Japan is promoting cashless payments, and sees the burden on stores from commissions for card use as a factor hindering their spread. The country's Fair Trade Commission and the Ministry of Economy, Trade and Industry have asked international card brands to disclose their fees for stores, which Visa, Mastercard and UnionPay did for some fees in 2022 for the first time.
Japan’s Payments Innovation
Despite the challenges noted with cashless payments in Japan, some success stories have occurred. JCB (Japan Credit Bureau) started in 1961 as a card network. Japanese banks were able to use the JCB network to issue cards rather than using the large American card brands - Visa and Mastercard. It didn't take long before JCB became a vital pillar of the Japanese financial sector.
With a sizeable middle-class consumer base, JCB developed to be one of the largest card-issuing brands in the world. JCB remains within the top echelon when considering the number of cards issued. It sits alongside large international brands such as Visa, Mastercard, American Express, China Union Pay, and Discover - which also owns and operates the Diners Club brand.
JCB is now used in approximately 190 countries globally. Acceptance has developed via various local partnerships. For instance, many banks in Asia and the Middle East provide their customers with JCB cards, often in a co-brand arrangement. In this arrangement, the JCB brand sits alongside another local card network on the same card. Either card brand may be used depending on the territory where the card is used.
Another distinctly Japanese payment innovation is the Konbini payment. As it sounds, this should be convenient. With this technology, a transaction begins online and triggers a payment code. The code that was generated is then entered into a kiosk in a convenience store, and the kiosk prints a voucher code. The voucher must be handed to the in-store clerk, who is paid in cash for the transaction. While this may sound less kombini, the popularity is clear, they make up around 10% of e-commerce payments in Japan. This is the most common form of payment when ordering for live events including concerts and sporting events. Japan must have taken a look at Ticketmaster and thought, how can I add more people to this process.
That being said, there are actual uses for this technology. According to Patrick McKenzie, a key strength of this payment mechanism is its accessibility and ease of use:
Literally anyone can use them. Salaryman, child, and immigrant alike are equal in the eyes of the konbini system; it turns cash into HTTP requests for them all
Adyen’s website features a clear visual flow of a Konbini payment, which is worth taking a look at, especially as it’s so unique compared to what many of us are used to.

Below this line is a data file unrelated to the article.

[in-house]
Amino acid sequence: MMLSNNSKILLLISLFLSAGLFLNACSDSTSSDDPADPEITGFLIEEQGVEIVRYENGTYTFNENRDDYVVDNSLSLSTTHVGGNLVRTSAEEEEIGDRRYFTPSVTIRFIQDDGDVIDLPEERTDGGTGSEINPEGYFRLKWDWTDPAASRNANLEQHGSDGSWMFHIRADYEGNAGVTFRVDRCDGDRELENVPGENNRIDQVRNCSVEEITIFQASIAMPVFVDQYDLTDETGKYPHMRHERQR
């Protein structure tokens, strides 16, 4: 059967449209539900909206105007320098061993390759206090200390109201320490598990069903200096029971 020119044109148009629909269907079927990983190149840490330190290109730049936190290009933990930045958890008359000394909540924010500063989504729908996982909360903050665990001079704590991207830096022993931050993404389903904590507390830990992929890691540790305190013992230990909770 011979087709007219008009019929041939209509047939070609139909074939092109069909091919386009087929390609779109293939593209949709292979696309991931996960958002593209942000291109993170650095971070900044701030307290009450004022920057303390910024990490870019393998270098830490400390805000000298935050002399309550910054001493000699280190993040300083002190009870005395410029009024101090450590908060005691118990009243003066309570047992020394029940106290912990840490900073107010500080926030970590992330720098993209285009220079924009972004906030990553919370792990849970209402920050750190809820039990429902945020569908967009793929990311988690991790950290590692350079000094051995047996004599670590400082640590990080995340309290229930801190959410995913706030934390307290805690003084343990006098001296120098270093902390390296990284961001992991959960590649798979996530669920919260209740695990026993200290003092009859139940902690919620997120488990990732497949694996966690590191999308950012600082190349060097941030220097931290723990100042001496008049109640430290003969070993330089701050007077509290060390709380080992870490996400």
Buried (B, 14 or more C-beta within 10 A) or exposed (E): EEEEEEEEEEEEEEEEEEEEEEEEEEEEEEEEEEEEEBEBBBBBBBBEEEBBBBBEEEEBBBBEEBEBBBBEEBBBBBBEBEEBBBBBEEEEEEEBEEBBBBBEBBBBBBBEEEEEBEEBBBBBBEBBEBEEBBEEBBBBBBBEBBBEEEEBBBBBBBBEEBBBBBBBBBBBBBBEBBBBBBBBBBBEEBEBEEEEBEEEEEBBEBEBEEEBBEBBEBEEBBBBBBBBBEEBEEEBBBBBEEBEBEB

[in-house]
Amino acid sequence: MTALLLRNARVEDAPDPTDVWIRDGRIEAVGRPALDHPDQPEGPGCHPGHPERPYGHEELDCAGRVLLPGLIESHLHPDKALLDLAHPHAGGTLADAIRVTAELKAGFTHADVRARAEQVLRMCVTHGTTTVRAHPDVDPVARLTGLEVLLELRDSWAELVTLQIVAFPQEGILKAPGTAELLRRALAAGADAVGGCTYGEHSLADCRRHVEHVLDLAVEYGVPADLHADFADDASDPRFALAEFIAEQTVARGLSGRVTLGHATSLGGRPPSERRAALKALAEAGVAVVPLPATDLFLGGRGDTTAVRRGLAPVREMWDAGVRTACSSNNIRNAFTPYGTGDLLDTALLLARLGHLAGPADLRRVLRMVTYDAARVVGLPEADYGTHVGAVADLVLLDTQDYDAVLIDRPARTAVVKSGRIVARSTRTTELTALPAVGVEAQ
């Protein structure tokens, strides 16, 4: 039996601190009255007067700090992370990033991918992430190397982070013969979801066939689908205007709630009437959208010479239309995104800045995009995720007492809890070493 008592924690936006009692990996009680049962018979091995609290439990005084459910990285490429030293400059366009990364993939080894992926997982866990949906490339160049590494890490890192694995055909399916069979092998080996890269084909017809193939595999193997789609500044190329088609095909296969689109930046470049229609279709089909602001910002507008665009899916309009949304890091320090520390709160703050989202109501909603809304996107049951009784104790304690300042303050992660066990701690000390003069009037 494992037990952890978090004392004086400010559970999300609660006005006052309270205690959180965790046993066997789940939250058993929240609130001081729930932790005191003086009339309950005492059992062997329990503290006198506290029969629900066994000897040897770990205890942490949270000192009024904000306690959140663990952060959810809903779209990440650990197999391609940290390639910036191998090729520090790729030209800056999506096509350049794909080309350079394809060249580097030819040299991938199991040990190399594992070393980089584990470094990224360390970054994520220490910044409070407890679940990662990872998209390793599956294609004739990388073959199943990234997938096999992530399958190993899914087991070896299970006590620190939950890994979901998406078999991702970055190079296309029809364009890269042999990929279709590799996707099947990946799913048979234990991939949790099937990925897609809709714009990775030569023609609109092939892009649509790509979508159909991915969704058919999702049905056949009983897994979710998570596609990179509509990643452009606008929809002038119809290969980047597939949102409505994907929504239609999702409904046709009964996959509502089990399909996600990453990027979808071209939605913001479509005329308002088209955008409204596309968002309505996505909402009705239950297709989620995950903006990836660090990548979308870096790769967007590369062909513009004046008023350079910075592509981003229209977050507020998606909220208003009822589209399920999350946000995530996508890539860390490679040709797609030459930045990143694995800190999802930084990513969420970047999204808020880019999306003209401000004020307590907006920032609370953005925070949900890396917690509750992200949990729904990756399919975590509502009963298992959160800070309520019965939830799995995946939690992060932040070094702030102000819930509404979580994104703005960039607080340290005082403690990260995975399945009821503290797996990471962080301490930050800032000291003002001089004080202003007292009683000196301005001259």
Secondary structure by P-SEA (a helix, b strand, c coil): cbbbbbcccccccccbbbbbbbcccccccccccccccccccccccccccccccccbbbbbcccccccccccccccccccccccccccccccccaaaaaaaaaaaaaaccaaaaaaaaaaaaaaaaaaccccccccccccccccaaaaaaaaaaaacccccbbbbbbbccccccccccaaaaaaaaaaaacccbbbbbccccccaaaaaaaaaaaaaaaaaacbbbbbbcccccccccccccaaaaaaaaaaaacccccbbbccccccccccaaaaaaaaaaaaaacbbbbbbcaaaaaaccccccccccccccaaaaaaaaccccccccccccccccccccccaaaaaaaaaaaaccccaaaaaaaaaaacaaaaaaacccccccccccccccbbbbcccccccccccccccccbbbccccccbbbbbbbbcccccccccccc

One well-known aspect of Japanese pop culture is vending machines. They can provide everything from hot cans of coffee to hamburgers and even alcohol - some have ID scanners, but most do not. Yet, it’s rare for Japanese vending machines to allow non-cash payments.
In some cases, Suica or Pasmo cards can be used to pay at vending machines. These pre-paid cards are usually for journeys on Japan’s public transport system, but they can also be used in some other places. Suica and Paso can be compared to Korea’s T-Money or Hong Kong’s Octopus card systems.
The Rise Of Asia’s Digital Wallets
Throughout Asia various mobile wallets have grown in popularity in recent years. For instance WeChat Pay in China, JKOPAY in Taiwan, and PromptPay in Thailand. Now Japan has its own mobile wallets that are growing in popularity. The big story for Japanese payments has been the collaboration of two of their biggest companies, Softbank and Yahoo Japan (who are doing much better than any other Yahoo).
With no similarities in name to any other payment system, PayPay has become Japan's most popular digital payment system in a few short years. Launched in 2018, PayPay is mobile payments but done differently. The payment is conducted via QR codes for each transaction. Each time you need to pay for something, you open up the app and scan the merchants register code. This is an instant payment where you can then show the merchant that funds have been successfully transferred to their account.
It's hard to pinpoint why PayPay has become the popular digital choice over the prevalent tap and go, mobile banking or simply credit cards. Maybe it reaches into the Japanese love of photos. Maybe it feels more secure.
Whatever the case, PayPay has widespread adoption, and has enticed new entrants to this underserved market of Japanese fintech. Companies like the social media giant Line and online e-commerce Rakuten have lined (and Rakutened) up with similar apps. This has led to anticompetitive choices with the apps not accepting different cards. So now instead of choosing your bank on their rates, it's become almost necessary to choose based on which merchant accepts which app.
While Japan may seem extremely cautious in their payments, the rapid ascension of PayPay and their competitors suggests that consumers are ready for a cashless world. Payments and Japan will have to keep up!